In Boston, there is a tradition-turned-rule that if you shovel a parking space after a blizzard, you can own it merely by placing a “space saver” there. From trash barrels, coolers, tables, grandfather clocks, shopping carts, beach chairs, potted plants, and floor waxer to traffic cones, broken microwaves and even old television sets in wooden cabinets – car owners keep anything and everything to mark their shoveled parking territories after a snowstorm. During a snow emergency, the city institutes an on-street parking ban to allow the Public Works Department to plow snow, and emergency vehicles and other safety responders to move about. However, residents are allowed to use space savers until 48 hours after the snow emergency parking ban has been lifted.
The trend has come a long way, and Boston has witnessed the use of some bizarre space savers, but the most interesting and surprising space savers noticed on Boston’s streets have been: a table set for two with a bottle of wine neatly placed atop, a toilet seat, and a bust of Elvis Presley. The excessive use of space savers often confuses visitors who cannot figure out the difference between parking space savers and trash.
The tradition of saving parking spots during a snowstorm is widespread in Boston and has been going since the 1970s, although the practice exists in snow-prone American cities like Chicago, Philadelphia, New York, and Pittsburgh, too. One of the reasons for this funny winter trend could be limited parking spaces in the densely populated areas like South Boston and Charlestown. A two-foot layer of snow on narrow streets makes things even worse. Residents believe that people who shovel the snow themselves have a moral right to take that spot because they have put their time and sweat into it.
Parking wars after blizzard
The 48-hour grace period has been on Boston’s books since 2005, but people keep the space saver practice up for days, sometimes even weeks. The enforcement of “removing parking savers after 48 hours” is the responsibility of city’s garbage contractors, who do their rounds on regular trash days. However, since the contractors take their regular route covering some neighborhoods at a given time, some residents who are off-route may get an extra day (which means reserved parking spaces for extra hours) before their space savers are finally removed.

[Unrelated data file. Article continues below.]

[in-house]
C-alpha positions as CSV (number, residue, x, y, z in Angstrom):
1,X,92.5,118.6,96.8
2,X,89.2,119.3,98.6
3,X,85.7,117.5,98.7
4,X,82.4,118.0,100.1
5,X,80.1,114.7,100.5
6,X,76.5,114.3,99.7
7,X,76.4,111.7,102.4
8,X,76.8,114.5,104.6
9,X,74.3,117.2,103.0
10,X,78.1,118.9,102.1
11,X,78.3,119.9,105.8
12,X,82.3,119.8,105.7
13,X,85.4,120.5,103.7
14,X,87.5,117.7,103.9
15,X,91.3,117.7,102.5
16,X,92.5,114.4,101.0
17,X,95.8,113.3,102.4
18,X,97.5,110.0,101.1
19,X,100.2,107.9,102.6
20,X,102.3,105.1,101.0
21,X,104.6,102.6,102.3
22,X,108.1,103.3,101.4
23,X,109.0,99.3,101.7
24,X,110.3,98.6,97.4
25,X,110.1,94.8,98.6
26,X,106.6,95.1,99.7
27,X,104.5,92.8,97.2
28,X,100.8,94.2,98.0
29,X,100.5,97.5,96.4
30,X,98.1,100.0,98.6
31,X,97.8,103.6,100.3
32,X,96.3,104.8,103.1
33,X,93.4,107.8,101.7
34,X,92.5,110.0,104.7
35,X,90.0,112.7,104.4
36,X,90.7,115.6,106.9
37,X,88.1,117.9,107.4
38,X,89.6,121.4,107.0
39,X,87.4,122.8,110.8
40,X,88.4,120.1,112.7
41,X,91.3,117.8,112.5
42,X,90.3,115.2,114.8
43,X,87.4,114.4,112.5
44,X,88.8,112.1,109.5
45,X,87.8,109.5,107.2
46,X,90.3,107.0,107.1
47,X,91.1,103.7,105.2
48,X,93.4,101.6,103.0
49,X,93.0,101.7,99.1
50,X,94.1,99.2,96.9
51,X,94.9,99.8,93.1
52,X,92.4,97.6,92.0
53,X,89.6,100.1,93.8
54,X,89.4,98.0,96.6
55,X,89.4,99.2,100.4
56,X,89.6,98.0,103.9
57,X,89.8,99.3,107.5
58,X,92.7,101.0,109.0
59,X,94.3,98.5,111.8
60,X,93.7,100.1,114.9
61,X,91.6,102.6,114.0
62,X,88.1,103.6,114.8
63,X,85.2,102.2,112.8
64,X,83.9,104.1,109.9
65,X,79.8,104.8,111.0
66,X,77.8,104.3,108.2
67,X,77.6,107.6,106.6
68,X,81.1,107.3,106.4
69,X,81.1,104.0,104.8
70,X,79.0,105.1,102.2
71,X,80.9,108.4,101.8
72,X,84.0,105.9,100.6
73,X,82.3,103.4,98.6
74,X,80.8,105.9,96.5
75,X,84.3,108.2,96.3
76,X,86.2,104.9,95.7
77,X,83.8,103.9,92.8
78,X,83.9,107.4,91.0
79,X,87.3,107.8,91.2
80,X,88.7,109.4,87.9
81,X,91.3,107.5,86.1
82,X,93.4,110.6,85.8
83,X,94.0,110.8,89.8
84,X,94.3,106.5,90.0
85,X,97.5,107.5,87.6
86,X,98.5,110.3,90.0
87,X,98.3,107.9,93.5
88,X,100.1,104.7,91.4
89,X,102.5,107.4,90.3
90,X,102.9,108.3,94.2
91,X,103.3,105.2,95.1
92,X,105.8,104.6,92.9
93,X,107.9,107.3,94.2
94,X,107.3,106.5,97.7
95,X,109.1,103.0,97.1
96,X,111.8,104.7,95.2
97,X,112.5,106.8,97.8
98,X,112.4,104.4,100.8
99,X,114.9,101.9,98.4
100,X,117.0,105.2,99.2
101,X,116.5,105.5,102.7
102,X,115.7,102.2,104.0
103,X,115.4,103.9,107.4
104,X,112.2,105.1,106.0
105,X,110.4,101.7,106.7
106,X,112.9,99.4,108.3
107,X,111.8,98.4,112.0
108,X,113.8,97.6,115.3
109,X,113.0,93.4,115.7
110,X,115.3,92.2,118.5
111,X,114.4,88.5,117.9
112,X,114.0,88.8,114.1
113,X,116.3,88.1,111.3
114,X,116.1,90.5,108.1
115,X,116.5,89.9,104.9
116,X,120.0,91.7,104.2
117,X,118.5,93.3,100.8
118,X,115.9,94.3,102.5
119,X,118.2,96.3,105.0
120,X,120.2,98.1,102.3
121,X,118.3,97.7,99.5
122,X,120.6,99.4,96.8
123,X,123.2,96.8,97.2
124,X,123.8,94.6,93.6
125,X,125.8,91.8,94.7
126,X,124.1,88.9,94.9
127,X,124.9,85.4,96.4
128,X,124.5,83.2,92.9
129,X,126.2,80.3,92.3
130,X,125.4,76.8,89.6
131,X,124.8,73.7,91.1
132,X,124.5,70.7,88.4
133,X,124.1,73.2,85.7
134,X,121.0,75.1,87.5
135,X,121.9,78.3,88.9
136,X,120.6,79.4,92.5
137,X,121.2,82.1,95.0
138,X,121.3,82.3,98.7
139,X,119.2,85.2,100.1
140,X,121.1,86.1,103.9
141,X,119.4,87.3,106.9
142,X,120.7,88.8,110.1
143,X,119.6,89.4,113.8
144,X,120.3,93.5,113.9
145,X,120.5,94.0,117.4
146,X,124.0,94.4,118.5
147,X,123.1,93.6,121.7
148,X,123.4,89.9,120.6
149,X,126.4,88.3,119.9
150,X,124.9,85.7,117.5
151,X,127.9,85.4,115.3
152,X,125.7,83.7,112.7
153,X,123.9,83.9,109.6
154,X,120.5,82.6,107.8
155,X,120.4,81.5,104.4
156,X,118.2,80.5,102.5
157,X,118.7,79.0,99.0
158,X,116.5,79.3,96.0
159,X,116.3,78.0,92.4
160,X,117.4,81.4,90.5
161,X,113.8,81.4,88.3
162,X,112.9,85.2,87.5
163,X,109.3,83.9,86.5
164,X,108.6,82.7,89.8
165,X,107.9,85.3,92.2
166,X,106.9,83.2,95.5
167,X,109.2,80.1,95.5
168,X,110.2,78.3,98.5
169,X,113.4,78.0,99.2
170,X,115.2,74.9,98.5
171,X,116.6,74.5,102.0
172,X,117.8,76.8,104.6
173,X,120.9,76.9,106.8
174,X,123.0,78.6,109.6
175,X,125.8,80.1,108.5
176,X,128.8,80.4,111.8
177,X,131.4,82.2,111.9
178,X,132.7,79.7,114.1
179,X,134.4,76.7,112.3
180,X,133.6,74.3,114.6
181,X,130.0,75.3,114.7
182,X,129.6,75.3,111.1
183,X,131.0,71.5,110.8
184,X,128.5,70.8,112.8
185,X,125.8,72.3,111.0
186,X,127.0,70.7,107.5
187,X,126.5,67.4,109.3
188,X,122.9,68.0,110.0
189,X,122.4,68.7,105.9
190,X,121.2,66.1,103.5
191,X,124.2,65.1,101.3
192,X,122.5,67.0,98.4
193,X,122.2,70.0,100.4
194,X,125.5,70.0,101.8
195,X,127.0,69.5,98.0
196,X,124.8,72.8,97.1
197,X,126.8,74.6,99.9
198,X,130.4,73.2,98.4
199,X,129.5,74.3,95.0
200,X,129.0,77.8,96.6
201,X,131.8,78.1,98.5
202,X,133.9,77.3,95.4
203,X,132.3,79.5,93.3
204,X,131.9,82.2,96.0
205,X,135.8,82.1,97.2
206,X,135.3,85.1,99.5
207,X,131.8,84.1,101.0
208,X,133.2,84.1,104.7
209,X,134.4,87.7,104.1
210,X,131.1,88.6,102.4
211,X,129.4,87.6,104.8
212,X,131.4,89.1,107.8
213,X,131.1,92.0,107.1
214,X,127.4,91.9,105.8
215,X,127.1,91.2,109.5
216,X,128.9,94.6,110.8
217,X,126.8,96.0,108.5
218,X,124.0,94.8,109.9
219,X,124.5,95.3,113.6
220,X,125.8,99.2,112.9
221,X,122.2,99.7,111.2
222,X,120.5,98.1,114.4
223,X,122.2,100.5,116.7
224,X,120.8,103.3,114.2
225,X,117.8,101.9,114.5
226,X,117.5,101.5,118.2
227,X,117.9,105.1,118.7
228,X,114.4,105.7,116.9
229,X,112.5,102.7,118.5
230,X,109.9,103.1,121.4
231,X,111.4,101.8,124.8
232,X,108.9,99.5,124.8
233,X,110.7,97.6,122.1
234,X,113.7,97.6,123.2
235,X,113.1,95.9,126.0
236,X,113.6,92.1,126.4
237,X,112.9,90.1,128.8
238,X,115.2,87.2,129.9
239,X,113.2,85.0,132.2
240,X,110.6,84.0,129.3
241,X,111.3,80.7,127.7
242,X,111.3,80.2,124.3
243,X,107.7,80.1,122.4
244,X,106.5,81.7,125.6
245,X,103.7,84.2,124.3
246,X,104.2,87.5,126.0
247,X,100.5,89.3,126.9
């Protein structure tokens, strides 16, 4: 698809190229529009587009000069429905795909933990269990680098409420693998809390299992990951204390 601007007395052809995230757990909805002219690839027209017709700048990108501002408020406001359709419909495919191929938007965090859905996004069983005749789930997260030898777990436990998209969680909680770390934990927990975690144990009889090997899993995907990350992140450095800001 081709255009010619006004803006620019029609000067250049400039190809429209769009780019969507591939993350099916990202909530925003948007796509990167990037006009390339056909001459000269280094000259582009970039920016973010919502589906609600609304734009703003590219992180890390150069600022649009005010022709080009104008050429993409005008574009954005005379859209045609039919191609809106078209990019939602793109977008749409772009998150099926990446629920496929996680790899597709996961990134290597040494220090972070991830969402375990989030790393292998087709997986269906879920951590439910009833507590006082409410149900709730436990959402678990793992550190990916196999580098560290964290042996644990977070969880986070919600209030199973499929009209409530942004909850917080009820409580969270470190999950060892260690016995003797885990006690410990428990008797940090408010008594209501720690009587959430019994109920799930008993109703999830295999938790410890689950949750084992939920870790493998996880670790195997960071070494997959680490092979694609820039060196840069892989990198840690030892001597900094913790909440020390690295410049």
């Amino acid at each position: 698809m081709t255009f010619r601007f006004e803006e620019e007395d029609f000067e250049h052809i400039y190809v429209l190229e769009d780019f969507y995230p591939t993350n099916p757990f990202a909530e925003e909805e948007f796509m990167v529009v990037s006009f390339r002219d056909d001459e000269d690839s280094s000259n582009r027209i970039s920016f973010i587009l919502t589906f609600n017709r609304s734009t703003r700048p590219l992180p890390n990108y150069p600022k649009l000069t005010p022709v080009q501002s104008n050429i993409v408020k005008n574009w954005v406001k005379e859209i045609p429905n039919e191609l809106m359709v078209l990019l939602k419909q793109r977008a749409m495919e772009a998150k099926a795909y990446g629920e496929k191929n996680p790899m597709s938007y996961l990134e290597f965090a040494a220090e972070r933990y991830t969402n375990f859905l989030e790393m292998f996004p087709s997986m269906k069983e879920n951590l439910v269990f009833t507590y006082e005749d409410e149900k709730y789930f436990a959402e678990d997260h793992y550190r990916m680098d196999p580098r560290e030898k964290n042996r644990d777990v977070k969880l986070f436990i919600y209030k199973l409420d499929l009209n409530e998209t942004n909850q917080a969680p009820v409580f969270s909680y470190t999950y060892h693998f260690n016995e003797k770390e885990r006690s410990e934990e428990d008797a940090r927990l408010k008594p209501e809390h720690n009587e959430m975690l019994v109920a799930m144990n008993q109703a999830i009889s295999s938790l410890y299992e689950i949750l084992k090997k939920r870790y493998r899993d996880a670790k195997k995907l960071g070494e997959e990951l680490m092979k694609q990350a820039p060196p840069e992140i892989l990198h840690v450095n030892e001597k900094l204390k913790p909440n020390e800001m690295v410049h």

In many parts of town – like South Boston, Dorchester, and Charlestown – a snowstorm can turn into a parking war when residents ignore or remove the space savers placed by others. The sort of quirk in parking culture makes the on-street parking headaches after a blizzard even more fraught because people go as far as to vandalize cars, slash tires, smash windows, and douse cars in paint to get back at other motorists who don’t respect parking space savers.
Removing a saver and taking a parking spot is an unspoken crime in Boston, and retaliation is common. After a 2012 blizzard in Boston, police responded to at least seven reports of vandalism in two days: all cases related to shoveled-out parking spaces. Most victims said that they tried to move a space saver and park their cars in that spot.
When does it stop?
Amid the crowd of space saver aficionados is another set of people who advocate that this long-serving winter rite should be banned, ending unnecessary parking wars. Scads of criminal incidents related to snatching someone’s shoveled parking space are reported every year, and some Boston residents feel that the problem has gotten out of hand. Friendly neighbors turn into enemies, sidewalks become littered with trash, public safety suffers, and there is stress, uncertainty, and frustration while dealing with parking in the city during its long, cold winters.
Some feel that the space saver game might spread to other snow-prone U.S. cities if not handled immediately. Many neighborhood associations in South End are demanding that residents quit using parking savers, and some are even asking residents to remove any parking savers they notice on streets. In order to restore civility, Boston’s Mayor, Thomas M. Menino, instructed police patrol cars to watch for vandalism; while, the Mayor of Somerville went one step further and said that the city will not show mercy to residents who are using “space savers,” like furniture or cones, to claim shoveled-out parking spots.
Unfortunately, no one really knows when the game of chicken will end. Today, it just remains to be seen whether the opinion of those who find this time-honored code ridiculous and want to stop the nuisance outright will be taken seriously by law enforcement agencies, or if complaints will just fall on deaf ears.